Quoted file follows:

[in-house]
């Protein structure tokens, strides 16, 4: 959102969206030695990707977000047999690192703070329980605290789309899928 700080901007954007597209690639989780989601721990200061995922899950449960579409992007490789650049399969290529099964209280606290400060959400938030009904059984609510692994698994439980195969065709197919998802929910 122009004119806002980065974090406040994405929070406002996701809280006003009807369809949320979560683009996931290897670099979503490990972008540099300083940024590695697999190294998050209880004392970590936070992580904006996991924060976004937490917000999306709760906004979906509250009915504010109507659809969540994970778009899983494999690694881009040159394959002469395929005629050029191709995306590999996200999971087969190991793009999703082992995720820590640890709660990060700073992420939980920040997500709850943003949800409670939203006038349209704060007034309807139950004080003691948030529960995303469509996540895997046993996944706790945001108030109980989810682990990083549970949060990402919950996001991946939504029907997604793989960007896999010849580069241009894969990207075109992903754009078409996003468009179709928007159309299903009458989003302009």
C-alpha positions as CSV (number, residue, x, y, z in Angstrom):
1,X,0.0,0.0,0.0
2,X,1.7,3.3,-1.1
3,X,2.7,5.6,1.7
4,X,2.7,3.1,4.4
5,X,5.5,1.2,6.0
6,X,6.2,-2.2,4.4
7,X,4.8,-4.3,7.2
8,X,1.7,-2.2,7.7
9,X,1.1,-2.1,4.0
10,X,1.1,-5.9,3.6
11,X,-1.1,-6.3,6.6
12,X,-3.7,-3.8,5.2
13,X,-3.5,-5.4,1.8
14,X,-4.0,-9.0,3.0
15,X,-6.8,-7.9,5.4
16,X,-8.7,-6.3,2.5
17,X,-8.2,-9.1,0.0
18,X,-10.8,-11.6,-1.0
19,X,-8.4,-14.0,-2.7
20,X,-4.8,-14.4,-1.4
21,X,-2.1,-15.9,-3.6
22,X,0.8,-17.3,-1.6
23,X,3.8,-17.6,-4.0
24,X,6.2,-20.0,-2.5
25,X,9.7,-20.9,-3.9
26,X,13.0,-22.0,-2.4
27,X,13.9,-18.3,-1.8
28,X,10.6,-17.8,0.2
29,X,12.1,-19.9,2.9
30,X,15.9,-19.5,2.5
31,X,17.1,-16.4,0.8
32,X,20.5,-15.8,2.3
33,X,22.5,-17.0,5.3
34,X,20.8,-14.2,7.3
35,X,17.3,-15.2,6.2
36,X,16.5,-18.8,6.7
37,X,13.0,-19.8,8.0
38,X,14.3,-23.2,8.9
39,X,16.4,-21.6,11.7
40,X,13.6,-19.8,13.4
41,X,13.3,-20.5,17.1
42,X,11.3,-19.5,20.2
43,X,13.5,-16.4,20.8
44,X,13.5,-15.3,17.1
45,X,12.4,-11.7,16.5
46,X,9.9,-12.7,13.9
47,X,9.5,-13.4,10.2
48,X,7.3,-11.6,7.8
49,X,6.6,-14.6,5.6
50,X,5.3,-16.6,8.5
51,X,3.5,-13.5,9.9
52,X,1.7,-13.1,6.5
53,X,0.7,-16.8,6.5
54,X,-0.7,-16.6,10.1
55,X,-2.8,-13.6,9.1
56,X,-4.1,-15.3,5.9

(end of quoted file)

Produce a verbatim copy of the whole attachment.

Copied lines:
[in-house]
């Protein structure tokens, strides 16, 4: 959102969206030695990707977000047999690192703070329980605290789309899928 700080901007954007597209690639989780989601721990200061995922899950449960579409992007490789650049399969290529099964209280606290400060959400938030009904059984609510692994698994439980195969065709197919998802929910 122009004119806002980065974090406040994405929070406002996701809280006003009807369809949320979560683009996931290897670099979503490990972008540099300083940024590695697999190294998050209880004392970590936070992580904006996991924060976004937490917000999306709760906004979906509250009915504010109507659809969540994970778009899983494999690694881009040159394959002469395929005629050029191709995306590999996200999971087969190991793009999703082992995720820590640890709660990060700073992420939980920040997500709850943003949800409670939203006038349209704060007034309807139950004080003691948030529960995303469509996540895997046993996944706790945001108030109980989810682990990083549970949060990402919950996001991946939504029907997604793989960007896999010849580069241009894969990207075109992903754009078409996003468009179709928007159309299903009458989003302009």
C-alpha positions as CSV (number, residue, x, y, z in Angstrom):
1,X,0.0,0.0,0.0
2,X,1.7,3.3,-1.1
3,X,2.7,5.6,1.7
4,X,2.7,3.1,4.4
5,X,5.5,1.2,6.0
6,X,6.2,-2.2,4.4
7,X,4.8,-4.3,7.2
8,X,1.7,-2.2,7.7
9,X,1.1,-2.1,4.0
10,X,1.1,-5.9,3.6
11,X,-1.1,-6.3,6.6
12,X,-3.7,-3.8,5.2
13,X,-3.5,-5.4,1.8
14,X,-4.0,-9.0,3.0
15,X,-6.8,-7.9,5.4
16,X,-8.7,-6.3,2.5
17,X,-8.2,-9.1,0.0
18,X,-10.8,-11.6,-1.0
19,X,-8.4,-14.0,-2.7
20,X,-4.8,-14.4,-1.4
21,X,-2.1,-15.9,-3.6
22,X,0.8,-17.3,-1.6
23,X,3.8,-17.6,-4.0
24,X,6.2,-20.0,-2.5
25,X,9.7,-20.9,-3.9
26,X,13.0,-22.0,-2.4
27,X,13.9,-18.3,-1.8
28,X,10.6,-17.8,0.2
29,X,12.1,-19.9,2.9
30,X,15.9,-19.5,2.5
31,X,17.1,-16.4,0.8
32,X,20.5,-15.8,2.3
33,X,22.5,-17.0,5.3
34,X,20.8,-14.2,7.3
35,X,17.3,-15.2,6.2
36,X,16.5,-18.8,6.7
37,X,13.0,-19.8,8.0
38,X,14.3,-23.2,8.9
39,X,16.4,-21.6,11.7
40,X,13.6,-19.8,13.4
41,X,13.3,-20.5,17.1
42,X,11.3,-19.5,20.2
43,X,13.5,-16.4,20.8
44,X,13.5,-15.3,17.1
45,X,12.4,-11.7,16.5
46,X,9.9,-12.7,13.9
47,X,9.5,-13.4,10.2
48,X,7.3,-11.6,7.8
49,X,6.6,-14.6,5.6
50,X,5.3,-16.6,8.5
51,X,3.5,-13.5,9.9
52,X,1.7,-13.1,6.5
53,X,0.7,-16.8,6.5
54,X,-0.7,-16.6,10.1
55,X,-2.8,-13.6,9.1
56,X,-4.1,-15.3,5.9